Regarding women in the workforce, Frache says, “Maintaining a sub-poverty minimum wage and paying women less than their full-time counterparts exacerbates an already unequal situation.”
The Ford government’s proposed changes will also make it more difficult for female-dominated workplaces, like home-care services, to unionize.
Bill 47 maintains provisions brought in by the previous Liberal government providing up to 17 weeks of leave for victims of sexual assault or domestic violence. Those provisions include five days of paid leave, time that is generally used to go to doctor’s appointments, get legal assistance, find new housing, find child care and to access a variety of services for themselves and their children. But the bill repeals 10 days of job-protected leave for personal and family illness.
London West NDP MPP Peggy Sattler, the party’s former women’s critic, points out that for women escaping violence, “if her job is insecure and doesn’t pay enough to lift her out of poverty, she may still feel forced to stay in the abusive relationship.”
Research shows that women are far more likely to fall into poverty after leaving a relationship than men. Too often women are afraid to leave or are forced to return to their abusers because they can’t afford rent, child care, food, clothing and other basic necessities.
With most women’s shelters operating over capacity due to a lack of affordable transition and permanent housing, the added burden of insufficient income makes it all the more difficult for women to leave and remain out of abusive relationships. Now Ford and his government have set in motion changes that will significantly add to that financial stress for women.
By Clement Cheng, Simran Dhunna and Mia Sanders
Fight for $15 and Fairness UofT on why we must resist the Ford government’s rollbacks of our labour rights
In November 2017, the Liberal government passed Bill 148, the Fair Workplaces, Better Jobs Act, a watershed moment in Ontario’s history. As a result, over 1.7 million minimum wage workers saw a direct pay increase from $11.60 to $14 per hour, with the $15 minimum wage to come this January. Millions more benefited indirectly from wage bumps.
Today, the Progressive Conservative government is turning back the clock on our rights with Bill 47, the Making Ontario Open for Business Act. On November 20, our MPPs will start the third reading of the bill.
The vote will proceed after only five hours of public consultation. Citing the two weeks of extensive consultations preceding Bill 148, Deena Ladd from the Workers’ Action Centre and the Ontario Federation of Labour called these consultations a “sham.”
Though Doug Ford prides himself on being “for the people,” Bill 47 would endanger millions of workers by repealing almost all of the provisions under Bill 148, including paid sick days, equal pay for equal work, fairer scheduling laws, and easier ways for certain sectors to unionize.
Why students should be concerned
Among those who stand to lose the most are students. As Ontario has the highest average tuition fees in the country, many of us have no choice but to compromise our studies by juggling multiple jobs to pay tuition, afford rent, and support our families.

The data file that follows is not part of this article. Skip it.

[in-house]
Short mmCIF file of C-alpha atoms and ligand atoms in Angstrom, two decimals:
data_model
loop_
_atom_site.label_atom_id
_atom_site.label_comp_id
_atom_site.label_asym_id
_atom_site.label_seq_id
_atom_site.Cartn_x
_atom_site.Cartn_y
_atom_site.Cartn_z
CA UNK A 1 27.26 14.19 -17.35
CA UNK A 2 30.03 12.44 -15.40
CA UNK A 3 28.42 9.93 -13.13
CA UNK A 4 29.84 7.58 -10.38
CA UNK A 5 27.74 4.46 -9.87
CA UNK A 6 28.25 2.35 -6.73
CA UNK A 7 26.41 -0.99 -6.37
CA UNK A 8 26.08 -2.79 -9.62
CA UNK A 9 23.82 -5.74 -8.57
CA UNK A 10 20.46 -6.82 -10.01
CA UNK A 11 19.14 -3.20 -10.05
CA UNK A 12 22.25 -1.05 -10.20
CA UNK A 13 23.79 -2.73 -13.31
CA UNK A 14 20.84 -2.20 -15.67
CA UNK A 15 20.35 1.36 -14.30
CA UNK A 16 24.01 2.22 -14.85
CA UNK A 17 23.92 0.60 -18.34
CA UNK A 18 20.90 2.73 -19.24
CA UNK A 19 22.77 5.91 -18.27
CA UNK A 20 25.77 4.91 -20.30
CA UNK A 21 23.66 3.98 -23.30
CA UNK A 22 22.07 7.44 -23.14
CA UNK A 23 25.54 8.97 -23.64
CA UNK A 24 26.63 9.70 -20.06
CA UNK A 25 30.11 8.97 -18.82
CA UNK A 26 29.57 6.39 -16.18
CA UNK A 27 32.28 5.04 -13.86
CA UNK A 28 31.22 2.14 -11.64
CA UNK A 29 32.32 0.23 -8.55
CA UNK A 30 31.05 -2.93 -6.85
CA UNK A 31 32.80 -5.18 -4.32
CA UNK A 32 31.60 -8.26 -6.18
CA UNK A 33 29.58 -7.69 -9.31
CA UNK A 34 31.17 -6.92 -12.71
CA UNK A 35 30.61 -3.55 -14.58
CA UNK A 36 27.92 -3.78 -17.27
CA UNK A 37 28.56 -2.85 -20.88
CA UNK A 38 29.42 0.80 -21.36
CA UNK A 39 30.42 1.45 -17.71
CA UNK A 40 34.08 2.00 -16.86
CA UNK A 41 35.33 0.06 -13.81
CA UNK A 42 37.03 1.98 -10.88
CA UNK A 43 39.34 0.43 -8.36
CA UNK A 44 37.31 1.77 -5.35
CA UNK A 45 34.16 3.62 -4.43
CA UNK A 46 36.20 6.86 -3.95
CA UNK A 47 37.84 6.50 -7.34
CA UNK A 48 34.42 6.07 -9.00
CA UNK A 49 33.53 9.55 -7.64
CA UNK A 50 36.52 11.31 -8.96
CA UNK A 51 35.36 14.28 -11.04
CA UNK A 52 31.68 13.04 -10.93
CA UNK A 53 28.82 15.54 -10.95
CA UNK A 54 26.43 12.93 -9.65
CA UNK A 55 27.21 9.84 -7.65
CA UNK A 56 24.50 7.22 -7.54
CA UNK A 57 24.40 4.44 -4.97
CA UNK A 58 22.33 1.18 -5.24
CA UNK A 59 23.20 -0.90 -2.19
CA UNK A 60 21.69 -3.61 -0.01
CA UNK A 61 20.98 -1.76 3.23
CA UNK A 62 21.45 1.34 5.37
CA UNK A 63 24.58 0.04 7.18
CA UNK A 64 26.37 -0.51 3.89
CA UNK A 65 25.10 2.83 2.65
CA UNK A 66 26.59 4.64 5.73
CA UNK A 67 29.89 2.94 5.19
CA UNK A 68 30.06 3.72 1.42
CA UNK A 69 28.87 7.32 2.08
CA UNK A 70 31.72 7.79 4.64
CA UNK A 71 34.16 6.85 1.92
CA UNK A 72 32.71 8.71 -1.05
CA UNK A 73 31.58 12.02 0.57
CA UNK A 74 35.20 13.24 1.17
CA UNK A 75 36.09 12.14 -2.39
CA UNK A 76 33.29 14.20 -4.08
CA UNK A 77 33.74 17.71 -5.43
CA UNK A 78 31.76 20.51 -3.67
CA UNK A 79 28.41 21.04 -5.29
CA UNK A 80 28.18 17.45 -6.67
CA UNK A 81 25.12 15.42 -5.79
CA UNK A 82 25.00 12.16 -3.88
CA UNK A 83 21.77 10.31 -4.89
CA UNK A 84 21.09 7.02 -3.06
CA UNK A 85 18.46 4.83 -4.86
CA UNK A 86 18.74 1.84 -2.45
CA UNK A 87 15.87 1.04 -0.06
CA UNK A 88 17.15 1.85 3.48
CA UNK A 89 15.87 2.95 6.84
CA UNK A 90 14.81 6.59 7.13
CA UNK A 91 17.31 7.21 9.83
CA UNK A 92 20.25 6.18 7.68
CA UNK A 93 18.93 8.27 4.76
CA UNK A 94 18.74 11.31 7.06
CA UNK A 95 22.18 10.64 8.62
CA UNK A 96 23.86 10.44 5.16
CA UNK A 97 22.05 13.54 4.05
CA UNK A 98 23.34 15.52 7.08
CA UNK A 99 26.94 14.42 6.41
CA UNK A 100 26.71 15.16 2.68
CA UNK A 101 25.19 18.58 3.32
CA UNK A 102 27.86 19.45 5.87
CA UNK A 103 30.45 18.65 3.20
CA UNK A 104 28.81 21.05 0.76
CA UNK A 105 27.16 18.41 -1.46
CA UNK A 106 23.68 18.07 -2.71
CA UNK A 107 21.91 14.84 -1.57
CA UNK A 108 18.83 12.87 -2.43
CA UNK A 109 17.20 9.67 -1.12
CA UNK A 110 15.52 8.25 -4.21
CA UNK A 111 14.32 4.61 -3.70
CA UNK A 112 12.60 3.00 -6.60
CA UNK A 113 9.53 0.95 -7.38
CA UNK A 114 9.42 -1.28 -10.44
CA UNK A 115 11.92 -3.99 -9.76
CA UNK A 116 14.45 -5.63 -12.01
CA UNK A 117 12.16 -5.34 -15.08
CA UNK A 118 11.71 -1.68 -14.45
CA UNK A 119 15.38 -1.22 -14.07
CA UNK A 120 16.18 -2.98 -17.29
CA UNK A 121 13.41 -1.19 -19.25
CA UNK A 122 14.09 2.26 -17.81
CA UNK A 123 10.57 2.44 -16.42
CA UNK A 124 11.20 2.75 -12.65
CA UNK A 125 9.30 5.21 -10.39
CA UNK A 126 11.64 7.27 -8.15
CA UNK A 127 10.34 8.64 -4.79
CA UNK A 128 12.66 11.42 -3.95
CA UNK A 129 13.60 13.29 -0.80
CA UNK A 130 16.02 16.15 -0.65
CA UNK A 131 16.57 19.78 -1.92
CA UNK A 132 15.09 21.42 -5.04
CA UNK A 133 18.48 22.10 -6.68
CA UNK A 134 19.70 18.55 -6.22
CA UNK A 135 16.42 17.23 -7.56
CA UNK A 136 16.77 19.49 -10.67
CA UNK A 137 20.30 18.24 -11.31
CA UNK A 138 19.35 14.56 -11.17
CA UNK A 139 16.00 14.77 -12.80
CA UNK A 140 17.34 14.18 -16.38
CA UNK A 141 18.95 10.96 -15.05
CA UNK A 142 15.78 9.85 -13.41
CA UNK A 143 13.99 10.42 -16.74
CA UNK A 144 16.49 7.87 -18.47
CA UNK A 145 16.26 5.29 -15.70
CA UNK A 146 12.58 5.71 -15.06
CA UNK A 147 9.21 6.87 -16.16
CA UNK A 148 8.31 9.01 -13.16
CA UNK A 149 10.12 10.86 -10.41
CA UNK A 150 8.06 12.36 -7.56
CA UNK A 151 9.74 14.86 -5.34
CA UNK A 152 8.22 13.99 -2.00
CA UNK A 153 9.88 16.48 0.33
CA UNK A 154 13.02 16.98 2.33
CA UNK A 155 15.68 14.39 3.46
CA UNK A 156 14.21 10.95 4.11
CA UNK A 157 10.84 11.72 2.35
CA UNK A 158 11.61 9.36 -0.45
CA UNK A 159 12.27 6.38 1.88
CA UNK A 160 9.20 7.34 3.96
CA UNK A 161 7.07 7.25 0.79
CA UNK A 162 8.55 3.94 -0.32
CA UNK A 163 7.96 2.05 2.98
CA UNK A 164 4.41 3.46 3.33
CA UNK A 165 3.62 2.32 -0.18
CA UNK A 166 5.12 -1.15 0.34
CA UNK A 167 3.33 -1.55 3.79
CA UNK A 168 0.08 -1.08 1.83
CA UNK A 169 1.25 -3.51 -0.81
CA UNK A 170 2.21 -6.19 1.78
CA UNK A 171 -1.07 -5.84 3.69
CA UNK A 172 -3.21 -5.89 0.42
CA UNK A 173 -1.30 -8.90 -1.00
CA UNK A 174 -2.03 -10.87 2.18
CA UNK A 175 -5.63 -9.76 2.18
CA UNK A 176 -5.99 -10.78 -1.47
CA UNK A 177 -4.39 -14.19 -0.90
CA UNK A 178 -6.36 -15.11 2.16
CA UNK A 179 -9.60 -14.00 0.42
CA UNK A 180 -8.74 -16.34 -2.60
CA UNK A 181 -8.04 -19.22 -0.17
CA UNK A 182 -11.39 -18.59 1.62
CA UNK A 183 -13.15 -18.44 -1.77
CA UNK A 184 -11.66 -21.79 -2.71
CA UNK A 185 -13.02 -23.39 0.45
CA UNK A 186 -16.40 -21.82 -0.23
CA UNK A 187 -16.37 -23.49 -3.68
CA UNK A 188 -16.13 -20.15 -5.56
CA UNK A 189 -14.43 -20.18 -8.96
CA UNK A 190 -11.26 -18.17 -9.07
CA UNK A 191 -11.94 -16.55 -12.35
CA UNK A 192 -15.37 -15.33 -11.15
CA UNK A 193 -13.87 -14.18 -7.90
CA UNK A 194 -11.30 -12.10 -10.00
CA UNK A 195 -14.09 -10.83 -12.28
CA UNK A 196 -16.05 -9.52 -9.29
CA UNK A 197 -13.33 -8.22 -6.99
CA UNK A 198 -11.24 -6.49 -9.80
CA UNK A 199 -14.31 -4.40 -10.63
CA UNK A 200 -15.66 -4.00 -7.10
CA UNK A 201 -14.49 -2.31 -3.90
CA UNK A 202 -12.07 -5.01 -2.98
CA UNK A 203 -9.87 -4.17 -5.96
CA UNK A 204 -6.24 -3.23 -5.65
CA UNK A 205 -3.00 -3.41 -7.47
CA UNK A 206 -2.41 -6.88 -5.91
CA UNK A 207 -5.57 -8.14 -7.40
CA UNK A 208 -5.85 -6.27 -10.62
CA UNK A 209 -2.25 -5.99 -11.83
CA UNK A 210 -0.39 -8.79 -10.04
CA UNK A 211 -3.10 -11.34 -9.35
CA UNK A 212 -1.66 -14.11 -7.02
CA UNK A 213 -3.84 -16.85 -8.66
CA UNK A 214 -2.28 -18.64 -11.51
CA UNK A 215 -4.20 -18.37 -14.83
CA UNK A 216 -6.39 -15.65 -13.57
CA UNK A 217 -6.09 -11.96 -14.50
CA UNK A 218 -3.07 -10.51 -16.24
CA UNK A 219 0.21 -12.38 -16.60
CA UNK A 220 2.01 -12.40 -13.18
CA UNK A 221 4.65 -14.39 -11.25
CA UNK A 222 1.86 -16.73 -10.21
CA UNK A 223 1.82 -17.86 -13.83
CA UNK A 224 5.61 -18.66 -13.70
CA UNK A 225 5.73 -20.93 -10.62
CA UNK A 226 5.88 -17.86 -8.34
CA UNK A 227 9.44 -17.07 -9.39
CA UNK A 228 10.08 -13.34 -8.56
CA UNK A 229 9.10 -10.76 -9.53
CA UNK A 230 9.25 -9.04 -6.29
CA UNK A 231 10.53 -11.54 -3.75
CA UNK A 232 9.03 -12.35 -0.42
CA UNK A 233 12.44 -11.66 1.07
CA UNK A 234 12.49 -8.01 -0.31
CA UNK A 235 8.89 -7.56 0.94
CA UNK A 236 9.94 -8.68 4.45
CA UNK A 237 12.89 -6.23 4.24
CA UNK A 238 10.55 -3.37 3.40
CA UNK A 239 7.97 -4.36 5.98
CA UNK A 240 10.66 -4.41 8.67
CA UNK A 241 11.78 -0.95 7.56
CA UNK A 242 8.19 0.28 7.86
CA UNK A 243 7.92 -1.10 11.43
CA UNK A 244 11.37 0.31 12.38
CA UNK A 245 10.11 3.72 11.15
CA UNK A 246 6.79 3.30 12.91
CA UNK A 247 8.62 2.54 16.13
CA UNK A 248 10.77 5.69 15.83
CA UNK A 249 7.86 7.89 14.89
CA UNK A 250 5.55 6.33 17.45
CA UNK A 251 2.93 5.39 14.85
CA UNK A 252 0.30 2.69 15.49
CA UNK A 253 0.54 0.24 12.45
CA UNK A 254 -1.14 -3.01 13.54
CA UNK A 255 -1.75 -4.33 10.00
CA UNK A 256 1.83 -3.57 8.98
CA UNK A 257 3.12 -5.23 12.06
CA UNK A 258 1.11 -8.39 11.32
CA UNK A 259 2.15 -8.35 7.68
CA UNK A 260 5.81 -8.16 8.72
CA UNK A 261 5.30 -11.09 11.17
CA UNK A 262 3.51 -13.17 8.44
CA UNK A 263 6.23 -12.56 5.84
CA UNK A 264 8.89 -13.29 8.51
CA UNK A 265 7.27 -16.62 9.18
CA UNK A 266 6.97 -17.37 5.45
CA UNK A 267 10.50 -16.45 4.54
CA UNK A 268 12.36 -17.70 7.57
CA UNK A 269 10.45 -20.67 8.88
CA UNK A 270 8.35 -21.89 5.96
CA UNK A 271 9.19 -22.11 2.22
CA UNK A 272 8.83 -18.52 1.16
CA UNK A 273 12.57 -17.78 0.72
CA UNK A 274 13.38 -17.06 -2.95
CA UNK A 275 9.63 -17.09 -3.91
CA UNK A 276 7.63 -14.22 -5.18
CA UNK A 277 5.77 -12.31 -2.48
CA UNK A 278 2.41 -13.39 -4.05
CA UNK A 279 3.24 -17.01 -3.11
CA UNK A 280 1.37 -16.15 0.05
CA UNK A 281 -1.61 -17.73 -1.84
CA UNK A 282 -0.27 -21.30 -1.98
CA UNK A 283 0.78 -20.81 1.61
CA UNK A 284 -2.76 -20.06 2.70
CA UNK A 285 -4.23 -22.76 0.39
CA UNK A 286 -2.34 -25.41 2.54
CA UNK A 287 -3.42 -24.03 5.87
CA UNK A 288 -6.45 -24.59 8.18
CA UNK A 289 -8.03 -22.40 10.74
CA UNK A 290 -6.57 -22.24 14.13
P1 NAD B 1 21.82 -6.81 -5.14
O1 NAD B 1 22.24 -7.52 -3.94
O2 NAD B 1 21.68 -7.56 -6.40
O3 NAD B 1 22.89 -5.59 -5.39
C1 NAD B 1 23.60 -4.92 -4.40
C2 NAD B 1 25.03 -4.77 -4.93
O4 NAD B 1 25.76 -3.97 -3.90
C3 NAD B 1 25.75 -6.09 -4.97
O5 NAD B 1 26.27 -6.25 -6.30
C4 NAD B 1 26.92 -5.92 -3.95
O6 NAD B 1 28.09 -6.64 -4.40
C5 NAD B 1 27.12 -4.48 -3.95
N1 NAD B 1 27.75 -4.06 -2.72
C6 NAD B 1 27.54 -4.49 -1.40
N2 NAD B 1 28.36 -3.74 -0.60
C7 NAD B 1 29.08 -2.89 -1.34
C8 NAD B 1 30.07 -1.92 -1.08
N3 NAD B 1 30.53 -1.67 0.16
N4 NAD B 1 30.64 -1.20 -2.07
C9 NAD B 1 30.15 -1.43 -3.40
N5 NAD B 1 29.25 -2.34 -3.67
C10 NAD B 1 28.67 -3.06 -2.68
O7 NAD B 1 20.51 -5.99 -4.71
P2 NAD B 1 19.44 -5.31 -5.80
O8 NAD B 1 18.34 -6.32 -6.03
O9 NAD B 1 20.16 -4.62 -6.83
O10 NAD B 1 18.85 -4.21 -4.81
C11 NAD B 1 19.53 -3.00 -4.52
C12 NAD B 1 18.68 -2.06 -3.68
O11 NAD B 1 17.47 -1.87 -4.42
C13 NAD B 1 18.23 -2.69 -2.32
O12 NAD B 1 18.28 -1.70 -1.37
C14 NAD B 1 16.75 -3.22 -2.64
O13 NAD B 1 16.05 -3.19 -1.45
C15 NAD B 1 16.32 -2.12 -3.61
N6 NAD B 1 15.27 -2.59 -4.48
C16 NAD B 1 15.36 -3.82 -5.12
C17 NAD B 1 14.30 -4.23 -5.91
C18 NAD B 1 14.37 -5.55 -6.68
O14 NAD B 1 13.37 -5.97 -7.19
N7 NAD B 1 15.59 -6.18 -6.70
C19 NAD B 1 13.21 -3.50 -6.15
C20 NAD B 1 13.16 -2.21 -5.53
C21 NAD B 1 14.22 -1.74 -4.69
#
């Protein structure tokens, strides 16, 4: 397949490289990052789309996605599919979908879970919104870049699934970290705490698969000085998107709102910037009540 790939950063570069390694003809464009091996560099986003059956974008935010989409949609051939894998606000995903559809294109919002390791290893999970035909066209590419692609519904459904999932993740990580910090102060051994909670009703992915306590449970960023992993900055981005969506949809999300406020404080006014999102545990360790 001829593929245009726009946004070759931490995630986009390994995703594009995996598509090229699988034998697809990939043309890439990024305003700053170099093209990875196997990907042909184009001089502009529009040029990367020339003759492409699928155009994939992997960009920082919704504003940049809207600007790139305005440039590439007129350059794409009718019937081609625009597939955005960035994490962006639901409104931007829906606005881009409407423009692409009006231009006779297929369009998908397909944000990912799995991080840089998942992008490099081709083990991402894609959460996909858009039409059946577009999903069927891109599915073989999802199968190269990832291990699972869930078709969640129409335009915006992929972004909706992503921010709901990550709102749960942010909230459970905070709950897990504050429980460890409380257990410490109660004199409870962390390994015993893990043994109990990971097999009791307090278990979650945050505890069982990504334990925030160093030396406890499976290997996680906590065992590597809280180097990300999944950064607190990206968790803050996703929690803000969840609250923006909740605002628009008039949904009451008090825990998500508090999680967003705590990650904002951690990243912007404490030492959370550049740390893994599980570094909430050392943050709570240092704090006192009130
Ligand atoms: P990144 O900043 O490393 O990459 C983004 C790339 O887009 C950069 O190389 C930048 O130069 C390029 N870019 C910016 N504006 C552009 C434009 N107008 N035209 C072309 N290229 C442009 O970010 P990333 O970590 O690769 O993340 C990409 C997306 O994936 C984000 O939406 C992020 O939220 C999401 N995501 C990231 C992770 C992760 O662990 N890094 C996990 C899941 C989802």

Those of us working in academia, such as teaching assistants, also face precarity. Over 75 per cent of college faculty members are temporary contract workers. Ontario’s colleges and universities estimate that they pocket $336 million annually by paying these precariously employed faculty less than their permanent colleagues, who do the same work.
And it’s not just postsecondary students who depend on a better minimum wage and fairer working conditions. Two weeks ago, high school students protested Bill 47 to expose that Ontario is the only province in Canada where student workers under 18 earn a subminimum wage of $13.15 per hour compared to the adult rate of $14 per hour. Bill 47 would cancel the scheduled increase in the subminimum student wage, directly impacting students’ ability to save for postsecondary education at institutions like U of T.
Once in university, many of us take on precarious, low-paying jobs — often in the service and retail sectors — that expose us to a slew of poor working conditions. Students are particularly vulnerable to the consequences of Bill 47 due to our demanding school obligations and the structural barriers some of us face. This is especially true for racialized, women-identified, gender non-conforming, queer, trans, working-class, disabled, and international students.
If it passes, Bill 47 would deny us the right to 10 job-protected leave days,two of which are paid — a rollback that 77 per cent of Ontarians oppose. The bill would also repeal fairer scheduling provisions, such as being able to refuse last-minute shift changes without risking our jobs. Taking time off and having flexibility in scheduling is especially important for students who commute, live with mental or physical illness, and have caregiving responsibilities.
Moreover, many U of T students find work through temporary agencies. By repealing the Equal Pay for Equal Work provision, Bill 47 condemns students who are temporary workers — often racialized and international students — to be paid less than permanent workers for the same job. It also gives a green light to employers who violate employment standards by reducing the penalties for labour violations by 75 per cent.